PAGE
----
At Embody Health London our clinical approach is trauma-informed and we acknowledge the complexities of eating disorders origins. We are also proud to share we frequently work alongside other health professionals in the fields of psychiatry and psychology to ensure client-cantered care.

Please contact us at hello@embodyhealthlondon.com for more information on how we can help you on your journey towards healing your relationship with your body and mind in our trauma-sensitive practice.

 

Charlotte Munro, BSc

EHL Team x

 

References

Backholm, K et al (2013), ‘The Prevalence and Impact of Trauma History in Eating Disorder Patients’, European Journal of Psychotrauma, pp. 1-8. doi: 10.3402/ejpt.v4i0.22482

Emamzadeh, A (2020), What Is the Relation Between Eating Disorders and Trauma? (Accessed 9th October 2020)

Hicks White, A et al. (2018), ‘The Relationship Between Trauma and Weight Status Among Adolescents in Eating Disorder Treatment’, Appetite, 129, p.62-69. doi: 10.1016/j.appet.2018.06.034

Mind (2020) Trauma. Available at: https://www.mind.org.uk/information-support/types-of-mental-health-problems/trauma/about-trauma/ (Accessed: 10th October 2020)

Scharff, A et al (2019), ‘Comparing the Clinical Presentation of Eating Disorder Patients with and without Trauma History and/or Comorbid PTSD’, Eating Disorders: The Journal of Treatment and Prevention’, pp. 1-15. doi: 10640266.2019.164203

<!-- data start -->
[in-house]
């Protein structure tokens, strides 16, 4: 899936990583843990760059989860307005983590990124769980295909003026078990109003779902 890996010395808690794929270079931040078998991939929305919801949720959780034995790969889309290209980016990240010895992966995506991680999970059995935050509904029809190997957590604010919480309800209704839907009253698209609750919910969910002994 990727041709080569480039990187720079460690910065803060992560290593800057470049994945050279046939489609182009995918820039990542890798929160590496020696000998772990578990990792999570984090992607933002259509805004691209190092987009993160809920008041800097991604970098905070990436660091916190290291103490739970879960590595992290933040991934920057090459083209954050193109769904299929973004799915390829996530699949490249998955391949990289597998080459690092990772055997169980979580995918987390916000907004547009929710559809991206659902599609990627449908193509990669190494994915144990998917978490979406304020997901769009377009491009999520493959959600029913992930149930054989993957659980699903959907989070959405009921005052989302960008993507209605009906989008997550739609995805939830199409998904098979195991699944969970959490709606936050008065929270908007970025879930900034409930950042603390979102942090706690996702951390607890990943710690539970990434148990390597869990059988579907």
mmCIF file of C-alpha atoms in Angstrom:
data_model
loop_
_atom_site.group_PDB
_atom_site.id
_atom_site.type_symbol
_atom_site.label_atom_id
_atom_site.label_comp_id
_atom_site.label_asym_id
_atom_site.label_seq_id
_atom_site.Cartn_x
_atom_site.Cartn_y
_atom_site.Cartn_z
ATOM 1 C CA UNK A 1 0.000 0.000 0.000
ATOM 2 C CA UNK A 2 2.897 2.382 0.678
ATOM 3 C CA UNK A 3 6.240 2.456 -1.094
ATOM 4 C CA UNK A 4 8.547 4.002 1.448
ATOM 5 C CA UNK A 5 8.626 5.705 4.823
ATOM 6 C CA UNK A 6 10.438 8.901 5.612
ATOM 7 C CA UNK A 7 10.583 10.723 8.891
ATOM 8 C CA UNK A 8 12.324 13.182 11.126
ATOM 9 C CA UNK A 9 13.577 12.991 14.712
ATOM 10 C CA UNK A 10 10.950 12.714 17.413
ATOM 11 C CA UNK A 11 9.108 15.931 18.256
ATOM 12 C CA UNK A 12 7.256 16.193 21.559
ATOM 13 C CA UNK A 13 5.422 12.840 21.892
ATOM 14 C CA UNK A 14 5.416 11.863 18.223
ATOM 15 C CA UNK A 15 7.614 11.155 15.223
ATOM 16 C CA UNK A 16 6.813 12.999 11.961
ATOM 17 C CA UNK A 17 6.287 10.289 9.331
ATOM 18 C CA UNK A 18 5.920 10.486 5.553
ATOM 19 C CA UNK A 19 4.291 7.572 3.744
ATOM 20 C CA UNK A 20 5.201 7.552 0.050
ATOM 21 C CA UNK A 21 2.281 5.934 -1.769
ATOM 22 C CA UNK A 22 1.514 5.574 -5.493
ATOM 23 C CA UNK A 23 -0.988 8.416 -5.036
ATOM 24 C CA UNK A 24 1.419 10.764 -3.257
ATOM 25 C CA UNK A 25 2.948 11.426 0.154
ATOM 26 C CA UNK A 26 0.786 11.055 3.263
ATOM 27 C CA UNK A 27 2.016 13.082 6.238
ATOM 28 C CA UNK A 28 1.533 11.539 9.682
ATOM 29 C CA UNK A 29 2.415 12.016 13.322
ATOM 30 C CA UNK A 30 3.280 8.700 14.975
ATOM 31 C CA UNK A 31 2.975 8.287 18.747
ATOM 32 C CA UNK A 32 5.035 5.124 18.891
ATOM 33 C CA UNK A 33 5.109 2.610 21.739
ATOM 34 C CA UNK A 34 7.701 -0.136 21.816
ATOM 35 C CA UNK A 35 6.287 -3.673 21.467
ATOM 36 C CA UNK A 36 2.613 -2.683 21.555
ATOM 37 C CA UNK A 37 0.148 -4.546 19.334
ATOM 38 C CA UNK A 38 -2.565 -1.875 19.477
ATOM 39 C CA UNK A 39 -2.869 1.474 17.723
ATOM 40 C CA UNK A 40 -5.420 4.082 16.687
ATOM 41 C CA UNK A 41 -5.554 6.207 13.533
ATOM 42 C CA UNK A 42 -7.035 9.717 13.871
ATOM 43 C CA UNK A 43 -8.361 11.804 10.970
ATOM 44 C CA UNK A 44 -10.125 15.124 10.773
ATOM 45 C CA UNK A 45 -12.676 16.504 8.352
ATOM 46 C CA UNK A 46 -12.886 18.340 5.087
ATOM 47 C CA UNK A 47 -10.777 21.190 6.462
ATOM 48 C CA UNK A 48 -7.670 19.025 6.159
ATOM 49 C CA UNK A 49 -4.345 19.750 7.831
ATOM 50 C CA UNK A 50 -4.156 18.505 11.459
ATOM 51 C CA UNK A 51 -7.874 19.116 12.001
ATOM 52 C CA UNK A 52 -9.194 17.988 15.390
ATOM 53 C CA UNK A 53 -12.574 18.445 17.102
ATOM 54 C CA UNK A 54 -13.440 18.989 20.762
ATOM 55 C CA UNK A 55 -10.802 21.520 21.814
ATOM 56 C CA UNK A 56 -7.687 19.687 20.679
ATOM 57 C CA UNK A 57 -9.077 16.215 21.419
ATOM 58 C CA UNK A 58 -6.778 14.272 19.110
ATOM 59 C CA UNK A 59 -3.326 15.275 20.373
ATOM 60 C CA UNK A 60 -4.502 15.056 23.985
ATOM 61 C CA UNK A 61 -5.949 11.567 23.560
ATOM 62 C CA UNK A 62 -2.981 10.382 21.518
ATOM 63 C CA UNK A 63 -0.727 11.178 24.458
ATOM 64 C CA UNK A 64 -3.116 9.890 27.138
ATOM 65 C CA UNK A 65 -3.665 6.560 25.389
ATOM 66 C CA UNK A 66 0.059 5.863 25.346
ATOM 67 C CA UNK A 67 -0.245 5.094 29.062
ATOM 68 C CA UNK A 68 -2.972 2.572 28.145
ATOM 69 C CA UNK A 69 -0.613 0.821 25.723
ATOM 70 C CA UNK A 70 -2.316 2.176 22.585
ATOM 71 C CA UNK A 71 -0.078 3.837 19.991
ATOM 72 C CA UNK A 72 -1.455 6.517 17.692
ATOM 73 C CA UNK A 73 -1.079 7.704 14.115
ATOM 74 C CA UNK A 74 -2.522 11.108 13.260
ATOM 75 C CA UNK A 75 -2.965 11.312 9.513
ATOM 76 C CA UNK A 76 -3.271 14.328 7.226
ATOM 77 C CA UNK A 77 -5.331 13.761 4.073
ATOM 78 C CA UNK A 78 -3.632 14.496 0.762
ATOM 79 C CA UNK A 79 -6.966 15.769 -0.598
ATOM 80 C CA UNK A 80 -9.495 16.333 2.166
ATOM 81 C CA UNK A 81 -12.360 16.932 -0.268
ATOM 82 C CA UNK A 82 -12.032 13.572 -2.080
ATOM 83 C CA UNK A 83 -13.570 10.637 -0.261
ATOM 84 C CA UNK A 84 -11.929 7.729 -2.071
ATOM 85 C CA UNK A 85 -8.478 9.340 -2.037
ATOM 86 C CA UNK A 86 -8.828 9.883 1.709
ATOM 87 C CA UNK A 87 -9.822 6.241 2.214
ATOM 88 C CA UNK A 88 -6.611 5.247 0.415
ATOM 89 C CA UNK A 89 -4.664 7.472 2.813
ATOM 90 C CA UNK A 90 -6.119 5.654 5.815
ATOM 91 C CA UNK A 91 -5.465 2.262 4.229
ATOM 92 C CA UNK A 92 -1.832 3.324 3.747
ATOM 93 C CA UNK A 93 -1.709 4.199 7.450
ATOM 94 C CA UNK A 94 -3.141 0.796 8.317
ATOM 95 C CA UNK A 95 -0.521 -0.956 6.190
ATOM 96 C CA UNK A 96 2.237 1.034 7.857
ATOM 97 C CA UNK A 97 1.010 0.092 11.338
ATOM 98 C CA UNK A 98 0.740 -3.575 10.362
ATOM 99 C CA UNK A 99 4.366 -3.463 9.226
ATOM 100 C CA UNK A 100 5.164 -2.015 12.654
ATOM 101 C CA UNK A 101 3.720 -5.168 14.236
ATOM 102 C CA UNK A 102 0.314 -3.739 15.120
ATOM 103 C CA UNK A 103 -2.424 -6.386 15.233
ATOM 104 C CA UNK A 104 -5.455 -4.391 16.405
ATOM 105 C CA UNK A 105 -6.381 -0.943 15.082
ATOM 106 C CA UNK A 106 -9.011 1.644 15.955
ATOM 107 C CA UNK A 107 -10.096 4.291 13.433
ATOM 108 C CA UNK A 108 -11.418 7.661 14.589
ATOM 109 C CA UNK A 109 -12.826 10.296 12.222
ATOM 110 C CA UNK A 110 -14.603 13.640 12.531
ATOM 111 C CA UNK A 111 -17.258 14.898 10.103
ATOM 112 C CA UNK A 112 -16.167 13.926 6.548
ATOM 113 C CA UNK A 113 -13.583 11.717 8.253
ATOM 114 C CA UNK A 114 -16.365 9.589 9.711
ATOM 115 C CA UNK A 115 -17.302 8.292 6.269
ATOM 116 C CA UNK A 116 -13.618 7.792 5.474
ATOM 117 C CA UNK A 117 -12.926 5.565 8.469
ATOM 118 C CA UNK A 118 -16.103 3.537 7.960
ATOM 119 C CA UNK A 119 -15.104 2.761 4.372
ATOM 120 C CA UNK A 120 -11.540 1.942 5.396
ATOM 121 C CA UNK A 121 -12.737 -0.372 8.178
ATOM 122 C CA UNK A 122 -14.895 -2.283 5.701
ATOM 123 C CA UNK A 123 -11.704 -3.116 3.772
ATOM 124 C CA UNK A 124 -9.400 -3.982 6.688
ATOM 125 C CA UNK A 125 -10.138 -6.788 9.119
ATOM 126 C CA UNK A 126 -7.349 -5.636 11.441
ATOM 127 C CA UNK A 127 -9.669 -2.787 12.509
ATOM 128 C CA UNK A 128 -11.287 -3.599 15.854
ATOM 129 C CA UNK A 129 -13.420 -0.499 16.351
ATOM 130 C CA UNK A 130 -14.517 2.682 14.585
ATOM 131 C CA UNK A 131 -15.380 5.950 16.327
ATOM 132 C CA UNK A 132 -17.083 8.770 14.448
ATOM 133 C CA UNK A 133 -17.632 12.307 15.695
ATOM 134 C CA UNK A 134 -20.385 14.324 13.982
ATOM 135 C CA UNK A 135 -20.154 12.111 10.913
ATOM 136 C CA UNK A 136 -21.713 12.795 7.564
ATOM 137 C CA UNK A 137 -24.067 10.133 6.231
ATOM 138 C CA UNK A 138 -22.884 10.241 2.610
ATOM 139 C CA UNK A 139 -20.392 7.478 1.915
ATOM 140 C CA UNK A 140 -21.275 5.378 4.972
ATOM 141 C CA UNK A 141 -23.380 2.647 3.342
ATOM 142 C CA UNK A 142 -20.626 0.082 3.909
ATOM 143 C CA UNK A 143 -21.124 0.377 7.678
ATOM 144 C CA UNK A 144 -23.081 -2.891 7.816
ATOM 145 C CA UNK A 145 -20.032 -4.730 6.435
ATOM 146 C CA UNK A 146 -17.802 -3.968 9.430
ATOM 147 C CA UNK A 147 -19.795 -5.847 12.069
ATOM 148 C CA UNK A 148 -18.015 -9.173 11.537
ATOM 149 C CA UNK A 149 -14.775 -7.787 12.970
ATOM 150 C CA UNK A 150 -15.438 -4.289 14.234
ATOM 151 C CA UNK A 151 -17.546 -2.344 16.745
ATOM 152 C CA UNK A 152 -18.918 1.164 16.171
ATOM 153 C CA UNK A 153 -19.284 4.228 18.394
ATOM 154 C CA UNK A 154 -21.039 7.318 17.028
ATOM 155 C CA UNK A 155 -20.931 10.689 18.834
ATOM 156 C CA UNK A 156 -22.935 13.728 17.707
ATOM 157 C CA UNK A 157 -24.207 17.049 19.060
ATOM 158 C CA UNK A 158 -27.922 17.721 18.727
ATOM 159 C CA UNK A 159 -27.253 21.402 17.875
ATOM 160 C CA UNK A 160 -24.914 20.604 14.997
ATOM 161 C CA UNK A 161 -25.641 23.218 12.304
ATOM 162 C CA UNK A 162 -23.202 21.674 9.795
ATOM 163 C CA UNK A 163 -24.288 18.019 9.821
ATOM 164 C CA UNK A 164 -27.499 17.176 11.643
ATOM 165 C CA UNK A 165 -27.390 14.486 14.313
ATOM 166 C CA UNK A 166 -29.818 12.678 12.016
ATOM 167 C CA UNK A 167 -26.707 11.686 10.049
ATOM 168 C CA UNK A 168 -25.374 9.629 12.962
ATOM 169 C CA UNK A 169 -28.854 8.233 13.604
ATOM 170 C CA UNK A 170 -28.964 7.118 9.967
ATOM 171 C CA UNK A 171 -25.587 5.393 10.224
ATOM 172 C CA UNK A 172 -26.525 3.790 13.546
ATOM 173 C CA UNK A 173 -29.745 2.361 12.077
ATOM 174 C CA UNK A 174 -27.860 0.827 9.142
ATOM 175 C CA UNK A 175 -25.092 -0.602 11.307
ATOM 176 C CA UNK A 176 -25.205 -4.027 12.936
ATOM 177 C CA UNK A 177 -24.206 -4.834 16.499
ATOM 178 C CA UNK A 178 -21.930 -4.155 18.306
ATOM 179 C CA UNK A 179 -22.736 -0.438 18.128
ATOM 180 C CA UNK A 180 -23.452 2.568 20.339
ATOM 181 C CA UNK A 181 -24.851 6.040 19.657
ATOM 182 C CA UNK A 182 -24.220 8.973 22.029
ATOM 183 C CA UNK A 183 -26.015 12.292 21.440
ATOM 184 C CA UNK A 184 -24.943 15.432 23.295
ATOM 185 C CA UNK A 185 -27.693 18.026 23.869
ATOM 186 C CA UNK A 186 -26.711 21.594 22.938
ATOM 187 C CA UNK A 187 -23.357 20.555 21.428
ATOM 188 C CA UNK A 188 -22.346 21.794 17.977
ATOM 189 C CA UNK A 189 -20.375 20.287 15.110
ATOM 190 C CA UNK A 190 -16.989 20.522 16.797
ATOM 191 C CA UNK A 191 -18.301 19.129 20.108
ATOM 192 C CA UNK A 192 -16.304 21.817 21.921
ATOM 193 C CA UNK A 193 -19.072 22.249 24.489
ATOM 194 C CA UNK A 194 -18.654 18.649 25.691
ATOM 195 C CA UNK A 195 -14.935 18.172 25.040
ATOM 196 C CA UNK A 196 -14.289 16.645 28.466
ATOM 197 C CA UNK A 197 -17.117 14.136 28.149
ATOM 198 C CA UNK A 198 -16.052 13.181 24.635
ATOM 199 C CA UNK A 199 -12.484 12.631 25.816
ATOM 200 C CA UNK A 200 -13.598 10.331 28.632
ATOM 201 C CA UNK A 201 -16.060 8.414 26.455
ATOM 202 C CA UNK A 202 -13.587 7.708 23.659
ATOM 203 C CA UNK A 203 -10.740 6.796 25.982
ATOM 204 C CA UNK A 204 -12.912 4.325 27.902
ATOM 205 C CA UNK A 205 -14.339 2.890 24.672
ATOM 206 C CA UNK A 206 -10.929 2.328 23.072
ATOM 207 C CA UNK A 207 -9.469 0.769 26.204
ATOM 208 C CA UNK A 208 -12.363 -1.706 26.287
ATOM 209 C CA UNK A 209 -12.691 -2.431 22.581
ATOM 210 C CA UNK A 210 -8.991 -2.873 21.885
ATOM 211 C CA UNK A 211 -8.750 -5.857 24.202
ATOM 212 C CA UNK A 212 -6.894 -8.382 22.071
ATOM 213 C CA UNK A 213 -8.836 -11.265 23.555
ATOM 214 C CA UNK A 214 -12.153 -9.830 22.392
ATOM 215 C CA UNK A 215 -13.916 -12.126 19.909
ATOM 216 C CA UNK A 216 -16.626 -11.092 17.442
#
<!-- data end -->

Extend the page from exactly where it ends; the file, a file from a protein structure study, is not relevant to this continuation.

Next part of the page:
Weiss, N et al. (2012), ‘Impulsive Behaviors as an Emotion Regulation Strategy: Examining Associations between PTSD, Emotion Dysregulation, and Impulsive Behaviors among Substance Dependent Inpatients’, Journal of Anxiety Disorders, 26(3), pp. 453- 458 doi: 10.1016/j.janxdis.2012.01.007

Brewerton, T et al. (2018), ‘Sensation Seeking, Binge-type Eating Disorders, Victimization, and PTSD in the National Women’s Study’, Eating Behaviours, 30, pp. 120-124. doi: 10.1016/j.eatbeh.2018.07.001

 

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Embody Health London Team

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Embody Health London champions food freedom, positive body image, mental health and emotional wellbeing through a uniquely blended scientific and holistic approach. The EHL team specialises in treating chronic dieting and eating disorders by coaching clients to build confidence and reduce anxiety around their eating habits and food choices.